Thursday, September 24, 2009

Naturally, I've been playing The Beatles: Rock Band a lot. Like, a lot lot.

And, just as naturally, I've been listening to everything Beatles I can get my hands on. I've listened to all the newly-remastered albums (so far, only in stereo - I still need to get the mono versions), all the singles, the official mashup album Love (the only good thing ever to come out of Cirque du SoBlecch), a bunch of unofficial mashup albums, and tons of bootlegs, full of the kind of studio chatter and infinitesimally different alternate mixes that only a borderline-autistic geek like myself could appreciate.

I can tell you dozens of supposed clues to the "Paul is dead" urban legend. I can tell you where John's voice breaks in "If I Fell," and where you can barely hear Paul say "fucking hell" in "Hey Jude." I can tell you that the spoken bits in "I Am The Walrus" came from a BBC Radio production of "King Lear" that just happened to be airing while the song was being recorded. I can tell you that the piano chord at the end of "A Day In The Life" is 42 seconds long and was played on three pianos, with John, Paul, Ringo, and Mal Evans each playing the same chord. My Beatlemaniac bonafides are unchallenged.

So, yeah, it's a good time to be a Beatles fan right now. I've been so immersed in all things fab that it's gotten me reminiscing about previous high points in my history with the Beatles.

Naturally, there was the release of the Anthology documentary and CDs in 1996. I was already well-versed in Beatles lore, but this was what sent me down the rabbit hole of Beatles boots. A few years later, when Bittorrent took off in popularity, I started downloading copious amounts of unreleased and alternate material.

The biggest time, of course, was in high school, when, after years of listening to the earlier, poppier material, I bought my first copy of Sgt. Pepper, leading me to investigate their 1967-1970 output. That was a real mind-expander for a sheltered Parkland kid. I made tapes of all those later albums, and would keep them in constant rotation in my '72 Gremlin while delivering pizza. I would often time my deliveries so I could sing along with side 2 of Abbey Road - including "Her Majesty," of course.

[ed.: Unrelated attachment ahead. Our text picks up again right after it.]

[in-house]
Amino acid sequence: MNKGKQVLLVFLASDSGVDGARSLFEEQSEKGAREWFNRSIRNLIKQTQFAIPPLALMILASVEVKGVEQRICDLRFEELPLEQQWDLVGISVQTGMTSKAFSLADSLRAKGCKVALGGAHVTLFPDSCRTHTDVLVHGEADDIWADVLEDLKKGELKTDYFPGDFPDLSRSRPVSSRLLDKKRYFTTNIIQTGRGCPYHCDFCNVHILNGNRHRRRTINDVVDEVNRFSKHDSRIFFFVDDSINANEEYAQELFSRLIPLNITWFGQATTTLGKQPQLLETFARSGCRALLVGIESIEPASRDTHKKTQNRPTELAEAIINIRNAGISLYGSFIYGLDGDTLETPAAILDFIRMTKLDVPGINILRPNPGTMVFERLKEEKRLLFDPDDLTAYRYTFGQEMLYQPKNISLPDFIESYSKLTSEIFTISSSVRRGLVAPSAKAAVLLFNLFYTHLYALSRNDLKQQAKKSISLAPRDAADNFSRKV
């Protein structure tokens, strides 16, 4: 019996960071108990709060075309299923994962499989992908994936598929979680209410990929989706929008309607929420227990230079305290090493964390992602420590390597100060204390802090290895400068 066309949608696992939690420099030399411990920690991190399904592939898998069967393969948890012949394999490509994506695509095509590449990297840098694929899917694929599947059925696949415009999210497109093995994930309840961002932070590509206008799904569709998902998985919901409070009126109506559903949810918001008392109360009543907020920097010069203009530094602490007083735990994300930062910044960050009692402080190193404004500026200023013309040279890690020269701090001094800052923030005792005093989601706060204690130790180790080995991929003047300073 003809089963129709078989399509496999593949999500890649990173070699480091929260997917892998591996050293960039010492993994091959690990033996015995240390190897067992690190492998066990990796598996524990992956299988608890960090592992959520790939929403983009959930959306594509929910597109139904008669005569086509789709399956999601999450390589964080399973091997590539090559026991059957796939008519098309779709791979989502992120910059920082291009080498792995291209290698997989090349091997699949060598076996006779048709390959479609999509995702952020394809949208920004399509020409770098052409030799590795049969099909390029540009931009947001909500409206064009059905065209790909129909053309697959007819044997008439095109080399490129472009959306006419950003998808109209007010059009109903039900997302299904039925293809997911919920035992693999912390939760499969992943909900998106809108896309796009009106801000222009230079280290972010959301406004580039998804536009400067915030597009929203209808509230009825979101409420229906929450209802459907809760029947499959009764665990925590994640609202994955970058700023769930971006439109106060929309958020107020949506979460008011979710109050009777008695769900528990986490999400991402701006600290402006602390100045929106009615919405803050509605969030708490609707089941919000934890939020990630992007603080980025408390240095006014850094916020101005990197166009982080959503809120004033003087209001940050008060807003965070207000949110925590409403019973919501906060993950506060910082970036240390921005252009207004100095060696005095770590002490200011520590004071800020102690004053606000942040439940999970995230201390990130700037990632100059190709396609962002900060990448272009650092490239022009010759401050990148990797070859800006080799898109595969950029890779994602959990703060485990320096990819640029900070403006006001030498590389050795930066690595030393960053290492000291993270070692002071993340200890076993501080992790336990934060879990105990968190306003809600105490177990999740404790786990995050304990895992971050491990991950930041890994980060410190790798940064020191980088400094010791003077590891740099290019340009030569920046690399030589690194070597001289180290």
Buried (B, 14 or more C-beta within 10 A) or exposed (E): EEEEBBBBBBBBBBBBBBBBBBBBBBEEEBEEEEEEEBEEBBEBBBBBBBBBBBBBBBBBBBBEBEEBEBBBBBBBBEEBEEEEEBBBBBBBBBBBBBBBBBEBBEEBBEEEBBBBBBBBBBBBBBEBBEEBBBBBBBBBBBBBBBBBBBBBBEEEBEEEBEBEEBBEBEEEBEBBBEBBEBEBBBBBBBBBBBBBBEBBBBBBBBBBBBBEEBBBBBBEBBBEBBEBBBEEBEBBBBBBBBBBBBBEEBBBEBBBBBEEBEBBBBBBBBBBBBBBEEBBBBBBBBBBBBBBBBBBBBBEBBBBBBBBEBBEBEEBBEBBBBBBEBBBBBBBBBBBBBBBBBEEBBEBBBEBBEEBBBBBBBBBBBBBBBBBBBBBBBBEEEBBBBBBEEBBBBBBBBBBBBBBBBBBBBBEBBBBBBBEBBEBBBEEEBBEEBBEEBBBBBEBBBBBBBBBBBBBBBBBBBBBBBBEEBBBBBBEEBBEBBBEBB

Before that, there was a year or two after the death of John Lennon; my curiosity had led me to ask my sister's husband, the biggest music lover I knew at the time, about the Beatles. He obliged by giving me an abbreviated history (appropriately for a 10-year-old) and a tape of his favorite Beatles songs. It included a lot of songs from Sgt. Pepper and Let It Be, most of which went over my young head, as well as part of the "Band On The Run" album from Paul McCartney and Wings.

That was also when I found a trove of mid-60s Beatles 45s at a neighborhood garage sale. These were vintage stuff; there's even the Capital Records single for "Help!" with the legend "from the forthcoming motion picture Eight Arms To Hold You." I still have all these old discs, now mostly unplayable, but I'll never part with them.

Of course, it all began when I was about 4, and I happened to see Yellow Submarine on TV. Yes, even before my first exposure to Monty Python (at age 6), I sat, transfixed, in front of our gigantic old vacuum tube tv, the one that smelled faintly of ozone, having my tiny mind blown by this psychedelic masterpiece. At that age, I had no idea what I was watching; it wasn't until two or three years later, when I saw a newspaper ad for an upcoming airing and recognized the art style as "that weird cartoon I saw when I was little."

So, as I've established, I've been a Beatles fan from a very early age. But I've never told the whole story before. Until now.

You see, there was one crucial element that taught me that there was more to the Beatles than I ever knew. In that 1980-81 period when I was listening to the Beatles mixtape and the old Capital 45s, there was another compilation that spanned the whole wide-ranging history of the band.

Yes, Stars on 45.

For those not familiar: Stars On 45 was a studio project that would release medleys of soundalikes of popular songs, intended to be played in discos and clubs. It was a cheap novelty act, and they've rightly been forgotten by now. But their first album, which I got for my birthday in 1981, included a fifteen-minute Beatles medley. I listened to that thing constantly, giving me snippets of the songs I would eventually learn by heart.

It wasn't perfect; some of the songs were sped up or slowed down to match the mechanical disco beat, and the singer gets a little adenoidal at times. In addition to the Beatles canon, the medley includes George Harrison's solo song "My Sweet Lord," as well as, inexplicably, the Archies' "Sugar Sugar," making me think for several years that that was a Beatles song.

But the fact remains, many of the Beatles songs I know, I first heard as part of that gimmicky novelty song. I love you, you magnificent bunch of anonymous session players. And in the end, the love you take, is equal to the love you make.

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